Malnutrition is one of the top 5 causes of disease and illness amongst kids around the world – and only those living in areas where food is scarce.
When people think about malnutrition they most often imagine a starving child. And yes, while starvation is still a serious problem in many parts of the world, the problem of malnutrition does not stop there.
Even children who do get enough food have the risk of malnutrition. This is because the food they consume is of poor quality and contains hardly any nutrition for their growing body and developing brain. We call these empty calories – the stomach thinks it’s full and hunger goes away, but the rest of the body continues to search for the nutrients missing from modern processed food.
Without these nutrients, the body has to find them in other areas of the body, which can break down and stop the growth of some organs. Malnutrition mostly affects the following areas of the body:
- The muscle system (related to energy production and activity levels)
- The brain (related to concentration and memory)
- The immune system (related to keeping infections and autoimmune diseases like eczema away)
Let’s go back to the beginning. Babies get all their nutrition from mom’s breast milk. Therefore, if mom is unhealthy and malnourished, then the breast milk she provides for baby will also be less than optimal.
New moms who are breastfeeding should pay attention to keeping their diets full of healthy nutritional foods, such as fresh vegetables and fruit, fish (rich in omega 3’s) and free from harmful inflammatory processed food.
It is also recommend that mom should breastfeed baby, exclusively, for at least the first 6 months of baby’s life. Baby’s digestive system is still developing and the same diet of breast milk will help stabilize baby’s gut.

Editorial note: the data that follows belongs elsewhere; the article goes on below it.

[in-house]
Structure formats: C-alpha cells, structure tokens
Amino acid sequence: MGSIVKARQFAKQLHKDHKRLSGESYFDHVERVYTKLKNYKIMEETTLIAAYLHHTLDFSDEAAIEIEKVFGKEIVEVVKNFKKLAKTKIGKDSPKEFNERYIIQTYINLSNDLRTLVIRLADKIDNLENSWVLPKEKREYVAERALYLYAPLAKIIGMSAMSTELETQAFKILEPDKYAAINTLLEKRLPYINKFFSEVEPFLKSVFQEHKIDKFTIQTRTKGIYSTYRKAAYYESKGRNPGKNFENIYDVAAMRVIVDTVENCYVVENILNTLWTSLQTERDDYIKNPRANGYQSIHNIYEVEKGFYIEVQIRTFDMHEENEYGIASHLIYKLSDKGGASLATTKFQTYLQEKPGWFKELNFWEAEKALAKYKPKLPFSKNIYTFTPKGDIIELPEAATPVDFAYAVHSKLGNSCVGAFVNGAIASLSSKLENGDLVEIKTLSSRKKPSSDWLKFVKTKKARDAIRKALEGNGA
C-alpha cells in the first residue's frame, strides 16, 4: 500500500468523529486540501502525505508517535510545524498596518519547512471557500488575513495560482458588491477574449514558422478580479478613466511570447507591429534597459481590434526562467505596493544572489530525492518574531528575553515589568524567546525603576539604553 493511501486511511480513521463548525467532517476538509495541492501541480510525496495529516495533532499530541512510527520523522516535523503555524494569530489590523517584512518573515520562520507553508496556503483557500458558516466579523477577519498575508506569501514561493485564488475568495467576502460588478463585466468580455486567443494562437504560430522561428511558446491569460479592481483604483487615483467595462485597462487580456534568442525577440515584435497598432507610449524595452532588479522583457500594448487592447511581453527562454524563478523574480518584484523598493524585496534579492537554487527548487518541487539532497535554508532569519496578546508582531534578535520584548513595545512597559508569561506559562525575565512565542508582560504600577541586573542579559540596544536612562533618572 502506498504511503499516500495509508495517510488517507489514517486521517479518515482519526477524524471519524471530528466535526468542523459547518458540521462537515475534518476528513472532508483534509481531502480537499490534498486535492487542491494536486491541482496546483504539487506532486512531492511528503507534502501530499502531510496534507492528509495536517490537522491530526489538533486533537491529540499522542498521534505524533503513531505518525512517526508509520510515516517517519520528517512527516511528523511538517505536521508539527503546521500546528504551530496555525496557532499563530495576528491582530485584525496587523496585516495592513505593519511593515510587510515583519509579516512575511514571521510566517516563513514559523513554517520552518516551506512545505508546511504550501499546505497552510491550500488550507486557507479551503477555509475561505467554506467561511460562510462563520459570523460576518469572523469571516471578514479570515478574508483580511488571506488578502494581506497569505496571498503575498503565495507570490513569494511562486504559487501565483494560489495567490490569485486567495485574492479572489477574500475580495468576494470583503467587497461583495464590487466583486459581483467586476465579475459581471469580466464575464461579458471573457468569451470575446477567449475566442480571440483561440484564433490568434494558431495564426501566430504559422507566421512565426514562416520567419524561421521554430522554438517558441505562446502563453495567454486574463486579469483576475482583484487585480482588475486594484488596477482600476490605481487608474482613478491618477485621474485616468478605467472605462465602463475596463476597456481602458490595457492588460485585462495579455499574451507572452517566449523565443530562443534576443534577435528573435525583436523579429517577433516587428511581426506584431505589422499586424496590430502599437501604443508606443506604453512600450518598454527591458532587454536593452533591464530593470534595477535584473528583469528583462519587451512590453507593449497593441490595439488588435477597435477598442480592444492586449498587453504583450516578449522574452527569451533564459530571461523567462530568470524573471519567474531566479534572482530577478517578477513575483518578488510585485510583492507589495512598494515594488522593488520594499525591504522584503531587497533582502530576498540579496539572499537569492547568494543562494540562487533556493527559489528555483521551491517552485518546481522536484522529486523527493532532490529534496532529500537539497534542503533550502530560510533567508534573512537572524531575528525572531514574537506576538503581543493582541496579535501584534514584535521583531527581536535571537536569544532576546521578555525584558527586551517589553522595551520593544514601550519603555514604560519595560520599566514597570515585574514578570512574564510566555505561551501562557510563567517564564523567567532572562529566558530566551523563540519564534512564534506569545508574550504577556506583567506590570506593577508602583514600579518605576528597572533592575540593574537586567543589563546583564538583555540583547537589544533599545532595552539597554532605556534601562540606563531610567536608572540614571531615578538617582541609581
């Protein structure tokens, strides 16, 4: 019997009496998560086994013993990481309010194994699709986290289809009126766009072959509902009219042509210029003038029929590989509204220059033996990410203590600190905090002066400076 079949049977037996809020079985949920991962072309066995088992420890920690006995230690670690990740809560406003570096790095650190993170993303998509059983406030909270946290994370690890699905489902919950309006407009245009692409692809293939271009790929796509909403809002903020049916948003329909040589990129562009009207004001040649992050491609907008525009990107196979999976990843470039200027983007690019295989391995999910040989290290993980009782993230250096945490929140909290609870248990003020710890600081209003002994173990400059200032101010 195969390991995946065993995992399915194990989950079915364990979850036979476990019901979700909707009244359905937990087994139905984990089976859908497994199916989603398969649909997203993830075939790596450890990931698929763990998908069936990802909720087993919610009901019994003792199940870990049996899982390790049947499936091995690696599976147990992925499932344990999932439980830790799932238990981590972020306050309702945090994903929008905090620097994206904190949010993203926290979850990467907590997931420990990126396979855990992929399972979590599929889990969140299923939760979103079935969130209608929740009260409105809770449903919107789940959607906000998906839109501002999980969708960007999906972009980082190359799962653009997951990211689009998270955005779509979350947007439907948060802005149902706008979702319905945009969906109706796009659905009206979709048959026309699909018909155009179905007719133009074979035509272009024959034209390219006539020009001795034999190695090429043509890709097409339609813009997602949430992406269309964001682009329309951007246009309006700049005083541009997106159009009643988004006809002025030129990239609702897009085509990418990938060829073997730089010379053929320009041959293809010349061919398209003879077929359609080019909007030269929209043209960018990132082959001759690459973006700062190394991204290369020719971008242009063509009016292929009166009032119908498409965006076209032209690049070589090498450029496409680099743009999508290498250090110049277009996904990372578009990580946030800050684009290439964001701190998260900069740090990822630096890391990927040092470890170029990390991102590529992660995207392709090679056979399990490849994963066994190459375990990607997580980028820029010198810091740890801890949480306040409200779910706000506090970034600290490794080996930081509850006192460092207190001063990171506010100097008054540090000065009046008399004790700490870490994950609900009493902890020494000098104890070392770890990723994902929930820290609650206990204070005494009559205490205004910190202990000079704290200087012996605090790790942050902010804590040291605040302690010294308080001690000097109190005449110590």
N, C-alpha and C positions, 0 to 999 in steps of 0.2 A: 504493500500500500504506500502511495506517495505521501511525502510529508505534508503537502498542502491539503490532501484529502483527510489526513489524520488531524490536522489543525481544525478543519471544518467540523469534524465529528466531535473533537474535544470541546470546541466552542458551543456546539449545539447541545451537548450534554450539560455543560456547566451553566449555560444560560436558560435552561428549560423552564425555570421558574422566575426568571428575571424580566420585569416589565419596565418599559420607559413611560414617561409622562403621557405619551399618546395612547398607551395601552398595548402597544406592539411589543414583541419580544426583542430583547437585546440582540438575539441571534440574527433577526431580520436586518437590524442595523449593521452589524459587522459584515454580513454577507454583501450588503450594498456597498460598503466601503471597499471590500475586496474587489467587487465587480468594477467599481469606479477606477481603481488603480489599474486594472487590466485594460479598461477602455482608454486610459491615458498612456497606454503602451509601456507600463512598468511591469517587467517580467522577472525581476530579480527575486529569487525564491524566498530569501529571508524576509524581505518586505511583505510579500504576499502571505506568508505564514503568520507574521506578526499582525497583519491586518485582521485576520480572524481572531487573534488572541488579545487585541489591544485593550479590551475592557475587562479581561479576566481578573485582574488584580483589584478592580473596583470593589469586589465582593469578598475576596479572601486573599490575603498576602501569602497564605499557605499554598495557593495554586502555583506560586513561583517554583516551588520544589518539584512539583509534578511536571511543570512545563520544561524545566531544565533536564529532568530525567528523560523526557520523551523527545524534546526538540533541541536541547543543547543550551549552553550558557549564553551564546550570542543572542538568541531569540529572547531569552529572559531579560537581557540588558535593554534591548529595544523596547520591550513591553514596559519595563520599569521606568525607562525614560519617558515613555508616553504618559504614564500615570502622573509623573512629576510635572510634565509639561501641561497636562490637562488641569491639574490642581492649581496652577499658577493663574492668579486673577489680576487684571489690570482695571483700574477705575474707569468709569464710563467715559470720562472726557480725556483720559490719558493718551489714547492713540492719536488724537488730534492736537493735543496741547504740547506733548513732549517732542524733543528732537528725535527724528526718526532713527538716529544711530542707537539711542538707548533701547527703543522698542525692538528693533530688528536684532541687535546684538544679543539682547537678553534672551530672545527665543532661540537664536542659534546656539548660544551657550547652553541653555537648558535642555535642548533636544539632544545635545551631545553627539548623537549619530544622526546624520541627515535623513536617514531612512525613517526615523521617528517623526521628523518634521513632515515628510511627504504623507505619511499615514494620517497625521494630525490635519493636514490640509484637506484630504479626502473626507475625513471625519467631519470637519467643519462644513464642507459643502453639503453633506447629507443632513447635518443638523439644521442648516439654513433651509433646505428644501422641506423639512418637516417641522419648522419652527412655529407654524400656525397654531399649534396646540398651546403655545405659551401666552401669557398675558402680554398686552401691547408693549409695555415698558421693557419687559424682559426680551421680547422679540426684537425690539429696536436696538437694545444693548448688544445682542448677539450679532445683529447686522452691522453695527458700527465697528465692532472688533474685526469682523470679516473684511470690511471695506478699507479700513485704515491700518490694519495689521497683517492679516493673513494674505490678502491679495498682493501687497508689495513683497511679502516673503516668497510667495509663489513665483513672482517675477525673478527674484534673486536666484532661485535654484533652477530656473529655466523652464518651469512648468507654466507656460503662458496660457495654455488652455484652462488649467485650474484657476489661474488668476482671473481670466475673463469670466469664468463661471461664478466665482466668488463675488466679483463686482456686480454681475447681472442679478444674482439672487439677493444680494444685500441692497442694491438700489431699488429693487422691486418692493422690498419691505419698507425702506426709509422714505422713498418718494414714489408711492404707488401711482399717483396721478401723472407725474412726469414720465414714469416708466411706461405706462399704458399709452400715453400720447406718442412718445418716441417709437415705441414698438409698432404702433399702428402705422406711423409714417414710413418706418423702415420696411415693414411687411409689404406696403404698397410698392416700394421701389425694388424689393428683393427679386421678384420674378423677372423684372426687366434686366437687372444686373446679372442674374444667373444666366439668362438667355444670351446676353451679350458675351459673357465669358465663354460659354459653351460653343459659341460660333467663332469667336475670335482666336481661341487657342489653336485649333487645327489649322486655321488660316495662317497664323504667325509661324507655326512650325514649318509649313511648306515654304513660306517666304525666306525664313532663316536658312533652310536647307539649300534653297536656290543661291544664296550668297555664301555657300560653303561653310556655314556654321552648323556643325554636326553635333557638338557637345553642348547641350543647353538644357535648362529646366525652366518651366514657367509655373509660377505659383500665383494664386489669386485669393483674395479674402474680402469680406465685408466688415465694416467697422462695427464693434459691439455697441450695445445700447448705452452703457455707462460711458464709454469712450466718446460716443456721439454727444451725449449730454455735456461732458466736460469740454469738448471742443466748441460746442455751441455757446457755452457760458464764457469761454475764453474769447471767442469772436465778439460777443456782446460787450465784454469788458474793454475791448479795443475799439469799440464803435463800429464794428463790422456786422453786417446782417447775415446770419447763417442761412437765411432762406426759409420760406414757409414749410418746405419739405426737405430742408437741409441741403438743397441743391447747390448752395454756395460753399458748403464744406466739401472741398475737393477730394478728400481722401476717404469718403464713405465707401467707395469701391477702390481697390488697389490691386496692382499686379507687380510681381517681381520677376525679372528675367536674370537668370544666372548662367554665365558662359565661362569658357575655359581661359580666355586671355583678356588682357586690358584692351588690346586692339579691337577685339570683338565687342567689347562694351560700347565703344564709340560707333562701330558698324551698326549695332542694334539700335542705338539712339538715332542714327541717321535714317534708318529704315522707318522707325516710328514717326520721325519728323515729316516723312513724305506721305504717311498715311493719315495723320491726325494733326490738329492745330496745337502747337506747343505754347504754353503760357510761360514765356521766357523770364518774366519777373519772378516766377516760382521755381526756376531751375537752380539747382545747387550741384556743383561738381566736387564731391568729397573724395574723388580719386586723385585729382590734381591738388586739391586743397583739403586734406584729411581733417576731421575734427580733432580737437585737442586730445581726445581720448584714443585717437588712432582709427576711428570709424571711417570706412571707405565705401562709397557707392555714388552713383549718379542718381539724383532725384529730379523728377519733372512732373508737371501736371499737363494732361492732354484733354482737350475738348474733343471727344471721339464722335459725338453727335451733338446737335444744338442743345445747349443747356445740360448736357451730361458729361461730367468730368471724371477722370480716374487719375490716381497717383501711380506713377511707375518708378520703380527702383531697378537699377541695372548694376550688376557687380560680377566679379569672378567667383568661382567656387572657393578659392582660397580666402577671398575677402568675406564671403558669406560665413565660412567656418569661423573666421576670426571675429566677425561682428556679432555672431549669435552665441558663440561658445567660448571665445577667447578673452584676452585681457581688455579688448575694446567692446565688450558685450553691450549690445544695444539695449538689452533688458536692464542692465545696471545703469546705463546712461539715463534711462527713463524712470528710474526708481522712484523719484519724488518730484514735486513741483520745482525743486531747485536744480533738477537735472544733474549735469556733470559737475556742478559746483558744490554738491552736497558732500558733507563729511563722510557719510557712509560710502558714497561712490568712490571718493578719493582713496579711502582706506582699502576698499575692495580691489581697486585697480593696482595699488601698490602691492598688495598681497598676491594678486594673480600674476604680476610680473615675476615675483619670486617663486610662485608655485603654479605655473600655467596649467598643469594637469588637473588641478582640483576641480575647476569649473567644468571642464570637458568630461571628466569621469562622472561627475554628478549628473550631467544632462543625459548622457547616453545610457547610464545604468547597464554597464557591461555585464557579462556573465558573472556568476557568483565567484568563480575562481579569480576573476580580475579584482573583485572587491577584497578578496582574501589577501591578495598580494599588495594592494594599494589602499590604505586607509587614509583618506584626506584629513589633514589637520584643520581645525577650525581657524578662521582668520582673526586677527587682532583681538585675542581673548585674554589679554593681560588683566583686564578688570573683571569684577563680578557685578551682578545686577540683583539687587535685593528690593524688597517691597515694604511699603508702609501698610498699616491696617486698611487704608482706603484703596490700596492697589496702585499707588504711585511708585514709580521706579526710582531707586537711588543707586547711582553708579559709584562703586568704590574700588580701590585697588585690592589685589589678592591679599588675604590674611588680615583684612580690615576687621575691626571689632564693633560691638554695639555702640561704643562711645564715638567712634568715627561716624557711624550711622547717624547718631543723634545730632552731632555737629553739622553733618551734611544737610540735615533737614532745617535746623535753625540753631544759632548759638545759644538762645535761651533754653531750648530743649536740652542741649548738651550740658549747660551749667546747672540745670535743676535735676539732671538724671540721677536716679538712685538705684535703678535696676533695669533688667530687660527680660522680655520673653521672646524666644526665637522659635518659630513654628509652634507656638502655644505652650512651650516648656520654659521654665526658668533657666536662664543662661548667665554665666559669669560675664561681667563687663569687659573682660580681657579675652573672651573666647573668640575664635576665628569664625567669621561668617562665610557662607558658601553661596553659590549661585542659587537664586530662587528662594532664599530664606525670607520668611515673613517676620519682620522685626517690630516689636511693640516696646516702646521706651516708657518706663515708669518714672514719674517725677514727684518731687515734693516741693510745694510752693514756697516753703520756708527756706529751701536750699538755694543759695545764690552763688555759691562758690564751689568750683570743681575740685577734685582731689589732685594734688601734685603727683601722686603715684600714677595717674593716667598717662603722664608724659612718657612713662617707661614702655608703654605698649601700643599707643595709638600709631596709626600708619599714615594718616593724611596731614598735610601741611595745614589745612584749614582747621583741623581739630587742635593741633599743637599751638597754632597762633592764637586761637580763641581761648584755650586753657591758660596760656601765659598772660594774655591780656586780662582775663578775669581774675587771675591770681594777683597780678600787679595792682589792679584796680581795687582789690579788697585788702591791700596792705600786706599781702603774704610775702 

When you interrupt breastfeeding with other forms of milk, you risk confusing the gut and this can lead to the body developing problems with digestion of the different types of milk.
When your child is ready to move from breast milk to soft foods and then solid foods, it is important to keep in mind the purpose of food in a growing child’s body.
The food the baby eats gives them energy and are the foundation of the growing of bones, muscles, brains and other organs.
You may look like you have a healthy body, that carries you through your daily routine, but with the slightest bit of stress, your weak spots may begin to show. In children this is will show in their growth and development.
Children who eat diets containing lots of sugar, fats, unhealthy grains as well as chemical-rich foods don’t live up to their best potential. Their diet may:
- Stunt their growth
- Make them less active
It is truly profound how powerful the role of diet is in growing a child.
Every meal should have a base of fresh vegetables and fruit for necessary nutrients. Add to this some healthy protein in the form of lean meat or fish, or even plant-sources of protein. Don’t forget the oils necessary for brain and nerve development, which you can get from nuts and seeds.
The role of grains should be limited, once or twice a week, if at all. Ideally, food should be made at home, where you have control over how the food is prepared and what extras get added into it – you don’t cook with chemical preservatives and food colouring do you?
The golden rule to remember is that you are the parent and adult who is responsible for your child. You are the one who needs to make healthy, nutritious food choices for your child until they are responsible enough to do so themselves.
Boundaries and loving discipline are tools you can use to encourage change in your child’s food choices. But the best teacher is the example you set – if you make consistent healthy food decisions so will your child – the same will happen if you make poor decisions.
If you require more specific nutritional information, or are concerned about any gaps you notice in your child’s diet or rate of growth or development, please speak to your local nutritionist or GP for more advice.
Author: Dr Yesheen Singh